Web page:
• Personal Letter From Lewis to Keith Masson (found in The Collected Letters of C.S. Lewis, Volume 3)Courtesy of Matt Fradd’s blog.

Marco,
Thank you so much for sharing that! It’s perfectly simply explained. I need to read that and I feel as if I can share this wih my husband without “nagging” him. Thanks!

Certainly you can discuss this with your husband to see what would help him, but I have a hard time imagining that less frequent marital relations would help him with this particular sin. Would that not just lead him to commit this sin more often?

Keep the line of communication open and try to be as understanding as possible. If he feels you are judging him and/or condemning him, that could lead him to secrecy rather than sanctity.

I don’t know how your husband responds to discussing this matter with you, but if he seems defensive or stand-offish, I really think the indirect approach is going to be your best bet.

The best thing to do is to encourage your husband’s prayer life. Pray together every day. Set aside time for him to go to Eucharistic Adoration (if available nearby) and pray by himself. Prepare yourselves for daily Mass by reading through the readings together ahead of time and discussing them. Go to daily Mass at least once more during the week (and more often if you can). Go to Confession once a month together. Develop those good spiritual habits now early on in your marriage before children and all the other things arise that pull you this way and that way.

A strong, vibrant relationship with the Lord is really the best way to overcome this sin (and any sin). Help your husband be a saint. Love him. Respect him. That’s the best thing you can do for him, for you, and for all the children that may come your way.

You just found out it was a sin while you were engaged? Poor catechesis growing up? Then, he goes to confession, then he resolves to stop, then he has trouble and you question his ability to take it seriously? Geesh.

It is a journey. He needs encouragement but maybe not from you. Just make sure you are not complicit in helping him and learn about your faith together.

But questioning his sincerity when he is taking steps to stop is not going to help.

I overcame this problem quite easily, others do not. That is what grace and forgiveness and the Church is for. Try not to be harder on him than God himself is.

4 months of marriage. So this has been an issue 4 times. And you are all up in his business?

Other than that is your sex life sinless?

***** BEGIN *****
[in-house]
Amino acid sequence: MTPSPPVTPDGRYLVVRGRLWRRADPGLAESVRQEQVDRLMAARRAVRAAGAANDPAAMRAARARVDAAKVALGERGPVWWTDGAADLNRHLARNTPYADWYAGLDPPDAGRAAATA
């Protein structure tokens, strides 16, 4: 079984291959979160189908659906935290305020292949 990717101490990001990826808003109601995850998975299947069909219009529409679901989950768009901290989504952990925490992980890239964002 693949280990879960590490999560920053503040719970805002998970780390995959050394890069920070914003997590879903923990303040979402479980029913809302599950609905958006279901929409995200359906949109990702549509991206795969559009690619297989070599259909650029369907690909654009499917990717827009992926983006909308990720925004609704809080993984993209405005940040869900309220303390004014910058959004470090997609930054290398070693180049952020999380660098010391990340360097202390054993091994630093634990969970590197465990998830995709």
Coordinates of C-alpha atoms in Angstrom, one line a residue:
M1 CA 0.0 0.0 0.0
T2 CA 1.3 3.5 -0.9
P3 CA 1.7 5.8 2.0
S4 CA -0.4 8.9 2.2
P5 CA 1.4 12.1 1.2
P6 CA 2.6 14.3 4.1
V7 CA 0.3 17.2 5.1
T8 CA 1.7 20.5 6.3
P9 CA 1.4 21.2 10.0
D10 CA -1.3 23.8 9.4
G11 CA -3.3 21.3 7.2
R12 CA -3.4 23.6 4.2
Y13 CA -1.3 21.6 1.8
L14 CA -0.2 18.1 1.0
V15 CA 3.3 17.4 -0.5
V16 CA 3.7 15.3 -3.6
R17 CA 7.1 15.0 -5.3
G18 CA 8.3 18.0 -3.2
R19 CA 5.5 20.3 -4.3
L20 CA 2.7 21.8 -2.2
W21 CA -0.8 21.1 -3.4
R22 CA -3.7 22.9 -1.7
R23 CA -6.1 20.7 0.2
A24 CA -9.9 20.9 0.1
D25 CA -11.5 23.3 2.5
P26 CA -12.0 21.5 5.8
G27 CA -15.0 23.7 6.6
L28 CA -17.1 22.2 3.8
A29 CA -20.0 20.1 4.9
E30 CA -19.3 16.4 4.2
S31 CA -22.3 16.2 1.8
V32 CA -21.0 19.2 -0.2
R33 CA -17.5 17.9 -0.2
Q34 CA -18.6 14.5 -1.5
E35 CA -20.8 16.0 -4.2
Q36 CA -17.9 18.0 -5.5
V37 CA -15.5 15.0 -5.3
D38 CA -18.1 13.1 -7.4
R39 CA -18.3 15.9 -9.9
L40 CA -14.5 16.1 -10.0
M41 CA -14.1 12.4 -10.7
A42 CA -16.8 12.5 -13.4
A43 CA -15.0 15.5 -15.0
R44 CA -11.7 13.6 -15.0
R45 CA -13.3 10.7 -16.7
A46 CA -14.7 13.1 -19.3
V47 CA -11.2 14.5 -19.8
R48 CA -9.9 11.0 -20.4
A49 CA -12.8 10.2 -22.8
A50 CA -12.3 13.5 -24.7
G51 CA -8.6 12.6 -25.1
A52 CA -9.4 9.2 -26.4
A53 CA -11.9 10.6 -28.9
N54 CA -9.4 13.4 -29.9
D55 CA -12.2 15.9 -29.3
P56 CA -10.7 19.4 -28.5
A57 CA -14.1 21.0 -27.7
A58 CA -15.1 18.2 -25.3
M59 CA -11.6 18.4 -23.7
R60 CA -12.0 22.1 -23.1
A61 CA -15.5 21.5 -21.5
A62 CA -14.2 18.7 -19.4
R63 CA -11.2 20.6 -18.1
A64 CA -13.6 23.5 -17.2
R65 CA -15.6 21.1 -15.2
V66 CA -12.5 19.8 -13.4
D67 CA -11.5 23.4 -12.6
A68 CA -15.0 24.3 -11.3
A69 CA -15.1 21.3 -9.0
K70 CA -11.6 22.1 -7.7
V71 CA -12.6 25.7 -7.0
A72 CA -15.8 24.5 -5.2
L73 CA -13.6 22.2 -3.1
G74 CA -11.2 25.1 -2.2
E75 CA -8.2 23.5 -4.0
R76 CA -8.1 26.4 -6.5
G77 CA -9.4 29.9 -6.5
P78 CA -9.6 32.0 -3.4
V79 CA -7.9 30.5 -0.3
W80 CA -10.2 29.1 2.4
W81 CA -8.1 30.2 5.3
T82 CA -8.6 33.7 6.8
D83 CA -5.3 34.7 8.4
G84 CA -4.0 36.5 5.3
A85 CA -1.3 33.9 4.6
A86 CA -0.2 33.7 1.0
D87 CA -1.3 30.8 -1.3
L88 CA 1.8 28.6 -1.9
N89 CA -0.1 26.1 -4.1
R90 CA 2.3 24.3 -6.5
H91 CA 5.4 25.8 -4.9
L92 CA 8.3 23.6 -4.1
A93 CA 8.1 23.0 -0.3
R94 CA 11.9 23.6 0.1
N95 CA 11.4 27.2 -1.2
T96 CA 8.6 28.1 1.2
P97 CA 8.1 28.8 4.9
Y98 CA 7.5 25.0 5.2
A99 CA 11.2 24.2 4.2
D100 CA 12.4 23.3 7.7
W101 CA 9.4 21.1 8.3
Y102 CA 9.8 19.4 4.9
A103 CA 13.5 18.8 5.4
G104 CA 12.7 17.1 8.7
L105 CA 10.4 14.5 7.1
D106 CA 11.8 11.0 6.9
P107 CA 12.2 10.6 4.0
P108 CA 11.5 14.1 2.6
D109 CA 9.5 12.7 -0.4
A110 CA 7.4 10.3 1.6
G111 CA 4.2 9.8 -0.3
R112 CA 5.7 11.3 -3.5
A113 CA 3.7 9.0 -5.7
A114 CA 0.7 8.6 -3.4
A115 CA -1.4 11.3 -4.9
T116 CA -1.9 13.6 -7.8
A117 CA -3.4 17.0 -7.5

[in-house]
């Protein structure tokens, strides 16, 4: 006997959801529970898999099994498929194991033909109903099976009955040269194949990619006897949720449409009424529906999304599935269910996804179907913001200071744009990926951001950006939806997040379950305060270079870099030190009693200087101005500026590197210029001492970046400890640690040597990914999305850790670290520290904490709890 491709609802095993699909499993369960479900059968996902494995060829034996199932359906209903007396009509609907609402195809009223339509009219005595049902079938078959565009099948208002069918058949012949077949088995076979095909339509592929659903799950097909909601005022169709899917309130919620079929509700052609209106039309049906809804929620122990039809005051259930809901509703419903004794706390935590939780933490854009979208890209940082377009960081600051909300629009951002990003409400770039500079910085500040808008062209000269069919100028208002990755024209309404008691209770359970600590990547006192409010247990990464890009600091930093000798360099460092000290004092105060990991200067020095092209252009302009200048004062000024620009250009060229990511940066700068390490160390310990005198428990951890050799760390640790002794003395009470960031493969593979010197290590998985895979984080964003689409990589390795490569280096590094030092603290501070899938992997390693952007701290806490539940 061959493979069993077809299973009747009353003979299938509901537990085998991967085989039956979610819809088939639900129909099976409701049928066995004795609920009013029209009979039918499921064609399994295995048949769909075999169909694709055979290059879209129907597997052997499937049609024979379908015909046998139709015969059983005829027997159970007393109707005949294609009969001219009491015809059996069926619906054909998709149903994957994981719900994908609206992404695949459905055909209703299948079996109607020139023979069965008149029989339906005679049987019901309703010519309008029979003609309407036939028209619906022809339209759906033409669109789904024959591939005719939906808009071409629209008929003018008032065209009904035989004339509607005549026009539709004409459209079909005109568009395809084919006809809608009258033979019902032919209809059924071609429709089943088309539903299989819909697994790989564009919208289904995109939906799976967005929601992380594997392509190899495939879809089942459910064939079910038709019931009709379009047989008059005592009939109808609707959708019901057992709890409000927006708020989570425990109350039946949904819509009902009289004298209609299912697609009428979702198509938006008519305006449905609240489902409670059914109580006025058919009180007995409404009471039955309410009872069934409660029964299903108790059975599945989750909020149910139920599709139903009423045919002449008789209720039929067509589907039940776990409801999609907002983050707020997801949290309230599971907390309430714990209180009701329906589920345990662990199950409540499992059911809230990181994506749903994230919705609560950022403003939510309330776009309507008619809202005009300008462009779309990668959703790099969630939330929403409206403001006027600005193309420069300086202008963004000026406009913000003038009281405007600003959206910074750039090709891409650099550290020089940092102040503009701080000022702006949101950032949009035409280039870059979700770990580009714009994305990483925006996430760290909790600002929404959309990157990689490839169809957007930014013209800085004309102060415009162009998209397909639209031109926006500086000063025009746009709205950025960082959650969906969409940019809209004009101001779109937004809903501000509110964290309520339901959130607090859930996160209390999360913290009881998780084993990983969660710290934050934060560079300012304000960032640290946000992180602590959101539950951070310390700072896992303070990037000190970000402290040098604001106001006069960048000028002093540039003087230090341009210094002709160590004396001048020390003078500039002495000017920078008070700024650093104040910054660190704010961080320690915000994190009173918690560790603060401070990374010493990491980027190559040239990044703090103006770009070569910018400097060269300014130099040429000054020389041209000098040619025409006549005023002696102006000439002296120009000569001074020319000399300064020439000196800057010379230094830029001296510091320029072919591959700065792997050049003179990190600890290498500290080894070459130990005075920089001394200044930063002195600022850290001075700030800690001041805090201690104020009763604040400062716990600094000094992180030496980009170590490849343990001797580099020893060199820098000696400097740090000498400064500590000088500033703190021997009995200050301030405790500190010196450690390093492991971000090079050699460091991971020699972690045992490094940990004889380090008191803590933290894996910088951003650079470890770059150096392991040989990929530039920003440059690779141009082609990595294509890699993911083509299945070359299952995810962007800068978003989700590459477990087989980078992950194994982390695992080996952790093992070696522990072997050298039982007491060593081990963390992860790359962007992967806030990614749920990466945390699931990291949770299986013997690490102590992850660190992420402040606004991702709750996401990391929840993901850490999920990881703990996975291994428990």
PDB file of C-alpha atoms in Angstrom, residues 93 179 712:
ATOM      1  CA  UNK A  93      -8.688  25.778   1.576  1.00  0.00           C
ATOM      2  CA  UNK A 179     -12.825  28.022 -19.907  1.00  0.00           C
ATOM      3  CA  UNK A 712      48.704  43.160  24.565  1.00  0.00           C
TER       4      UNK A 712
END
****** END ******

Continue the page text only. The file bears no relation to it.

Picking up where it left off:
Let me get this straight. You think the best way to get him to stop masturbating is to deny him the marital embrace? I’m not following your thinking there, I’m afraid.

What do you mean by saying that your marital acts may be an occasion of sin for him?

I have to agree with BillP here, and am quite surprised that more people have not responded with the most obvious thing any spouse can do to help the other with these temptations. The advice by others, eg ProdglArchitect’s, is good, but VERY imcomplete.

The church has long held (1 Cor 7.9) that one of the purposes of marriage is as a remedy for concupiscence. I would go so far as to say the best advice would be the opposite from denying him.

Masturbation is a very difficult sin to overcome. He needs to tackle the roots which are lust, inability to cope, amongst others, and in order to do that he needs to make his faith a real part of his daily life. I would absolutely not withhold relations from him, and I would have open communication with him about this on a regular basis (but not too regular). Tell him you are there for him and not to be discouraged, as there absolutely will be falls (maybe he can meditate on the falls in the stations of the cross). If he is not using pornography he is in better shape than most men in tackling this battle.

“]I have been married for 4 months. I had some idea that my husband struggled with masterbation before we were married, but it’s becoming clear to me now that it was much more than a once in awhile thing.”

Congratulations on your marriage! I’m saddened that you are facing this issue but glad you want to help your husband through what can be a difficult process.

“When we were engaged we found out that it was a mortal sin and I quickly went to confession for the part I had played in helping him a few times and he confessed it also.”

Understanding masturbation as a sin is a difficult concept…in general anything that we do which removes us from God is a sin…often not because what we are doing is bad or unacceptable to societal standards…but because it can and does place a wall between us and the support we need to stand in our faith, God and humanity. Confession is how we come back together after stepping away. It is heartening that you’ve both included the healing strength of this sacrament to you marriage, Eucharist is also helpful.

As to why masturbation is a sin, there are many aspects, but to the point here. When a spouse uses masturbation to relieve stress, or take care of a perceived physical need by themselves they deny themselves and their spouse and the potential for emotional, physical and spiritual fulfilling sexual intimacy. The pursuit of emotional, physical and spiritually fulfilling sexual intimacy is a gift of the marriage sacrament that neither partner has the right to deprive the other of.

With that said…once excessive self gratification has become an issue lots of stuff comes into play and no one canon law or church rule will answer what you should or shouldn’t so.